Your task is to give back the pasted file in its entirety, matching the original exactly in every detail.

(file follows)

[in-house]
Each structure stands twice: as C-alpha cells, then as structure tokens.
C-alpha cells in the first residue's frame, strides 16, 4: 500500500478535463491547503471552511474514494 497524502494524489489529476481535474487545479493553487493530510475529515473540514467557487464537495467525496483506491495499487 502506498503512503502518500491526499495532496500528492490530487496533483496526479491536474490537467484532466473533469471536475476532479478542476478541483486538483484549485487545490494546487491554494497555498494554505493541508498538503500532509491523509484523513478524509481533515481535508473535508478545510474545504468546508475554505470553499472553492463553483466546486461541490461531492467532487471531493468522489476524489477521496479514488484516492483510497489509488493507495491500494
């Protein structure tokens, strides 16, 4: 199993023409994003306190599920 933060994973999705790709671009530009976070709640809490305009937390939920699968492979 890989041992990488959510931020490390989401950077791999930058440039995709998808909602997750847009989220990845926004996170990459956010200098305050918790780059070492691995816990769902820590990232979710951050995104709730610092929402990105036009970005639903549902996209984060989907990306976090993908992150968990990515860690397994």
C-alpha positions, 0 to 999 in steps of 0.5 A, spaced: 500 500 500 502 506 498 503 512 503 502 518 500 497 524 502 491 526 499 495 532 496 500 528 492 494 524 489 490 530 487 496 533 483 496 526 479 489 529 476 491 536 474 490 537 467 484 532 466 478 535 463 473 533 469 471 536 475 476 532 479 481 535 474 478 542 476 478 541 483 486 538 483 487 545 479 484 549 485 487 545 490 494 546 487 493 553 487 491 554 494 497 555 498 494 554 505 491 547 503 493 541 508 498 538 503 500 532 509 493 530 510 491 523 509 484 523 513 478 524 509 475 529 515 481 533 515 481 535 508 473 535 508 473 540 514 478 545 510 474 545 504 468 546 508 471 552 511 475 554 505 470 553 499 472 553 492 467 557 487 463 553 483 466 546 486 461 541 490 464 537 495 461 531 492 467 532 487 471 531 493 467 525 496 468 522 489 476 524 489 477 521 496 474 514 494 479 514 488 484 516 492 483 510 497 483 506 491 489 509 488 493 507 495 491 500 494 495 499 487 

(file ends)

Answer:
[in-house]
Each structure stands twice: as C-alpha cells, then as structure tokens.
C-alpha cells in the first residue's frame, strides 16, 4: 500500500478535463491547503471552511474514494 497524502494524489489529476481535474487545479493553487493530510475529515473540514467557487464537495467525496483506491495499487 502506498503512503502518500491526499495532496500528492490530487496533483496526479491536474490537467484532466473533469471536475476532479478542476478541483486538483484549485487545490494546487491554494497555498494554505493541508498538503500532509491523509484523513478524509481533515481535508473535508478545510474545504468546508475554505470553499472553492463553483466546486461541490461531492467532487471531493468522489476524489477521496479514488484516492483510497489509488493507495491500494
């Protein structure tokens, strides 16, 4: 199993023409994003306190599920 933060994973999705790709671009530009976070709640809490305009937390939920699968492979 890989041992990488959510931020490390989401950077791999930058440039995709998808909602997750847009989220990845926004996170990459956010200098305050918790780059070492691995816990769902820590990232979710951050995104709730610092929402990105036009970005639903549902996209984060989907990306976090993908992150968990990515860690397994």
C-alpha positions, 0 to 999 in steps of 0.5 A, spaced: 500 500 500 502 506 498 503 512 503 502 518 500 497 524 502 491 526 499 495 532 496 500 528 492 494 524 489 490 530 487 496 533 483 496 526 479 489 529 476 491 536 474 490 537 467 484 532 466 478 535 463 473 533 469 471 536 475 476 532 479 481 535 474 478 542 476 478 541 483 486 538 483 487 545 479 484 549 485 487 545 490 494 546 487 493 553 487 491 554 494 497 555 498 494 554 505 491 547 503 493 541 508 498 538 503 500 532 509 493 530 510 491 523 509 484 523 513 478 524 509 475 529 515 481 533 515 481 535 508 473 535 508 473 540 514 478 545 510 474 545 504 468 546 508 471 552 511 475 554 505 470 553 499 472 553 492 467 557 487 463 553 483 466 546 486 461 541 490 464 537 495 461 531 492 467 532 487 471 531 493 467 525 496 468 522 489 476 524 489 477 521 496 474 514 494 479 514 488 484 516 492 483 510 497 483 506 491 489 509 488 493 507 495 491 500 494 495 499 487 